Movies that show the rich as good #3: Other People’s Money*

 

Other People's MoneySince when do you have to be nice to be right?

 

Most people would not think about this movie as one that shows rich people as good, but it is.  The rich person in question is Danny DeVito’s character of Larry “The Liquidator” Garfield.  This movie was made at the beginning of the 90’s near the end of the major round of liquidations and hostile takeovers in public display.

 

The story follows Garfield as he attempts to take over and liquidate a failing wire cable company.  The company, headed by the heir to the original founder of the company is played by Gregory Peck.  But unlike Peck’s other roles, Andrew Jorgenson is not the competent character we have come to expect from Peck’s performances.  No in this case, he is the CEO of New England Wire and Cable, a company that can’t make a profit to save its life (quite literally) and he refuses to admit that it a losing business, preferring to throw good money after bad to keep the family business going.  That can sometimes be an admirable position when it’s your own money that you’re throwing away…but New England Wire and Cable is a publically traded company and answerable to stockholders…worse it’s so poorly managed that while the company and all it’s holdings are worth almost $26 dollars a share if liquidated, it’s only trading at $10.  This is usually either the sign of a startup that hasn’t taken off yet…or a company that is failing. $10 for $26 is a good buy for a company that could turn a profit…but for a company losing money it is a sign that you should liquidate and put the funds in a place that can produce.

 

So let’s talk about Larry the Liquidator.  As the tag line for the movie describes him “Arrogant. Greedy.  Self-centered.  Ruthless.  You gotta love the guy.”  I might add crude and vulgar.  But the movie, very strangely for a Hollywood film, make Garfiled a somewhat likeable character. Lawrence Garfield is shown to not be vicious or intentionally cruel as the media would love to depict liquidators, it is rather the game itself he is interested in.  He has no desire to hurt the employees, liquidation the kind he is proposing would almost certainly come with a severance package, and he thought it was a good thing the company’s pension fund was fully funded.  He even agrees to sell the company back to the employees when they have a plan that will actually work.  His problem was that the business was failing and would continue to fail…those workers were going to lose their jobs one way or another whether he liquidated the company or not…he was concerned that everyone else didn’t lose out too (mainly himself, yes, but as Adam Smith showed we all benefit from self interest).  He loves the game of corporate warfare, and is out to provide his clients, his investors the best return on their money.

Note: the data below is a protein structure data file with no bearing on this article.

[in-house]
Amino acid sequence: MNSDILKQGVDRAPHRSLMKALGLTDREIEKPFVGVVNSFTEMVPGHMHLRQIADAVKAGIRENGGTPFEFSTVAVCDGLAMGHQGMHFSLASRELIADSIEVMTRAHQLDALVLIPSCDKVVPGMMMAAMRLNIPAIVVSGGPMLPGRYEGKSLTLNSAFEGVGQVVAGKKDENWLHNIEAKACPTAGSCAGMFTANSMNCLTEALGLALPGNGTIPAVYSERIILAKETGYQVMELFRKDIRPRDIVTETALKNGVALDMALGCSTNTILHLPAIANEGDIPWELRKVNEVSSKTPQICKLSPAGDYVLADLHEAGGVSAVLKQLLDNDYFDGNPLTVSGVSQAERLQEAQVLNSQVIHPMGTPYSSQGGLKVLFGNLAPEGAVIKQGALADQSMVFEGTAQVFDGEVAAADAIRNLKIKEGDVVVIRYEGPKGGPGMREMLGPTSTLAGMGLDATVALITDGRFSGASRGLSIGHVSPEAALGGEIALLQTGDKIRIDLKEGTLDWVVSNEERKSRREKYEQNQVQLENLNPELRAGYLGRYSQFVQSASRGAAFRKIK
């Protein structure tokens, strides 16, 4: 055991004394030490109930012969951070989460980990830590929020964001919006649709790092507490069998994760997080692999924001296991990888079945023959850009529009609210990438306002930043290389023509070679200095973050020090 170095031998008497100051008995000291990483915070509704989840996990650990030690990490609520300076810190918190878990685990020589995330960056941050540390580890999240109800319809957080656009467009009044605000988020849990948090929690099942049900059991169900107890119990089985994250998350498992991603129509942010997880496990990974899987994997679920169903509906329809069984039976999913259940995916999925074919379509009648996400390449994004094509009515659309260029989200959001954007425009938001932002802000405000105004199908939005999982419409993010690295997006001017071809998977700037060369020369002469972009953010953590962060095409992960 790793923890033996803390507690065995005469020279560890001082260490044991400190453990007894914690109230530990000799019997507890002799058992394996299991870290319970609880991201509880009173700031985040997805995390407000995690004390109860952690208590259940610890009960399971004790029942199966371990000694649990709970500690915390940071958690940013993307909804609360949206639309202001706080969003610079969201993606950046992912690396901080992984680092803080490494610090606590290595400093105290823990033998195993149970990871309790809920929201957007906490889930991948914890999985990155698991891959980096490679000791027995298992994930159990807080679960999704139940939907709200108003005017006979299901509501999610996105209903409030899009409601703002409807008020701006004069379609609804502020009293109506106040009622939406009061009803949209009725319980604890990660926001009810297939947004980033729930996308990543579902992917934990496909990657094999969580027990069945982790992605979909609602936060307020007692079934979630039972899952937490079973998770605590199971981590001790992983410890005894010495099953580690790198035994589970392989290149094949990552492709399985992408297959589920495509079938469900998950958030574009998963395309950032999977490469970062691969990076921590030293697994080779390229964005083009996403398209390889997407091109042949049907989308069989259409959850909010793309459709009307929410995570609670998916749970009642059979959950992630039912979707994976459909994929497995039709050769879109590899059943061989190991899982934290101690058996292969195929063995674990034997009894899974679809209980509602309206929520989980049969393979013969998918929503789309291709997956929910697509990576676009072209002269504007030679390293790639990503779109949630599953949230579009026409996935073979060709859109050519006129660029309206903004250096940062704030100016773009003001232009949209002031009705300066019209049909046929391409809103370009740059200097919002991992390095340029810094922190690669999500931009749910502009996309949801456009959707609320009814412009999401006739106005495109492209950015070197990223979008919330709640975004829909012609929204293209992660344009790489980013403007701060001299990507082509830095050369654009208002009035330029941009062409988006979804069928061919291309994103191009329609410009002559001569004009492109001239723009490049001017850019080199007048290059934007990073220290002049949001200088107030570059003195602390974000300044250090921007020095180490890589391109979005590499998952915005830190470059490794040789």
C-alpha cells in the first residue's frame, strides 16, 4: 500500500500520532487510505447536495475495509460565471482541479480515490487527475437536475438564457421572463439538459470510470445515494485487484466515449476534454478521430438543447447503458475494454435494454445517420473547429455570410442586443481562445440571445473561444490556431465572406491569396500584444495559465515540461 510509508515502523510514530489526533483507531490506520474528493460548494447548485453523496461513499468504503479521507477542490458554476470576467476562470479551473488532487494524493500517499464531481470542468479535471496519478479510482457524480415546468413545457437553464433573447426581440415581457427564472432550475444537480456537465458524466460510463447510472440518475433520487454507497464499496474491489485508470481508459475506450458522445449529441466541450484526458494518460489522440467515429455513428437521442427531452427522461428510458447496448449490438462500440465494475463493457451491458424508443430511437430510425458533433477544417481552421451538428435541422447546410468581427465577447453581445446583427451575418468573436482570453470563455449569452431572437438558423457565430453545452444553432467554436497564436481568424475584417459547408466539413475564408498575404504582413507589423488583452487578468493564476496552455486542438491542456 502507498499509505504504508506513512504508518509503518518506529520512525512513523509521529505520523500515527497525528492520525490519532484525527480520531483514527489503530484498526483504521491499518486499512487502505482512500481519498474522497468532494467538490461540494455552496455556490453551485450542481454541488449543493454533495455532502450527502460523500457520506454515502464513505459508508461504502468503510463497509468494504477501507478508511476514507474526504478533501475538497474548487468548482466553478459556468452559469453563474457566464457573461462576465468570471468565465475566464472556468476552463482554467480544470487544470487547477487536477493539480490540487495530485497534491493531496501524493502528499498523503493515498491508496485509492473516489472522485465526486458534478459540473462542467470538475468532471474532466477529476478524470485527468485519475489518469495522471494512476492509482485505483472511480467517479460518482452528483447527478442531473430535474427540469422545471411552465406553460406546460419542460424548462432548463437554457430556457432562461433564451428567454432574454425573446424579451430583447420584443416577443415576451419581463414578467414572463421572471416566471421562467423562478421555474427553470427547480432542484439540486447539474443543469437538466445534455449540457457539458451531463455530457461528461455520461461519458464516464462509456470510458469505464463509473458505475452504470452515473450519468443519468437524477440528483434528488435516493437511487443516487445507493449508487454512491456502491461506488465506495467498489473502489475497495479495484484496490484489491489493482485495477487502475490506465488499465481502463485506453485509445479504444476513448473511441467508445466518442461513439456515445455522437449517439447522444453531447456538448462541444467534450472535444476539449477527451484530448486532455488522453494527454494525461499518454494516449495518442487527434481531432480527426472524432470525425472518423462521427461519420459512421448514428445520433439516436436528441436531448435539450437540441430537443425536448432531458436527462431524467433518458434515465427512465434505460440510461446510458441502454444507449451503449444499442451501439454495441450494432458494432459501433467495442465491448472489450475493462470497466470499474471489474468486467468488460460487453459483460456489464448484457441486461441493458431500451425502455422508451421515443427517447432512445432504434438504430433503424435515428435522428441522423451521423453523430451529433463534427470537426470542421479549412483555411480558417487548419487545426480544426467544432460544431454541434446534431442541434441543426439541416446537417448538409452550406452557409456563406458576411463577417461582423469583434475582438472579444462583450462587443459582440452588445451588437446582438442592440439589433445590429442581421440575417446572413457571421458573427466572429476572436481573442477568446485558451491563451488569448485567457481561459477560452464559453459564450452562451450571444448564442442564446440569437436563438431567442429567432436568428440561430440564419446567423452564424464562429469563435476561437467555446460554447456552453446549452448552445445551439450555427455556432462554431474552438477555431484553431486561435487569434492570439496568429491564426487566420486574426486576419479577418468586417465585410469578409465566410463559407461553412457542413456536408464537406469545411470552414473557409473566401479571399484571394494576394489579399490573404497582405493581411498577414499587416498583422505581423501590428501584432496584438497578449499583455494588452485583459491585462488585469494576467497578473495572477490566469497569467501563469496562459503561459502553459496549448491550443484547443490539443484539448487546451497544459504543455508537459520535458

Danny Devito and Penelope Ann Miller as Garfield and SullivanNow some might point to his crude and almost misogynist habits as a reason to help him…but such people would not be watching the movie.  All of this behavior is in reference to Penelope Ann Miller’s character Kate Sullivan.  They would be missing that all of the highly sexualized conversation was actually akin to chess moves, tactics designed to put each other off balance…that and Sullivan gives as good as she gets.  As Lawrence points out, “We’re the same… We care more about the game than the players.”

 

Lawrence also does have standards.  When offered “greenmail” (basically buying him out at above market rate to make him go away), Sullivan points out to him: “Why so uptight.  It’s not illegal.”  To which Lawrence responds “It’s immoral—a distinction that has no relevance for lawyers.  But it matters to me.”  And then describes what is wrong with greenmail.

“Everybody walks out happy.  I get paid off.  Jorgy keeps his company.  The employees keep their yobs [sic].  The lawyer gets a big fat fee. Everybody walks out.  Yumping Yiminny [sic].  Except for the stock holders.  Their stock falls out of bed they don’t know what hit’em”

“Now your Albert Schweitzer?”

“Not Albert Schweitzer. Robin Hood. I take from the rich. And give to the middle class… Well, the upper middle class.”

As vicious as he can be, he will not hurt the people whom the company is supposed to be concerned with (yes, I think people forget, it’s the stock holder not the employee who should be the first concern because companies that care about stock holders grow and prosper and hire more people…companies that screw the stock holder tend to go the way of the Dodo and pink slip everyone in time.)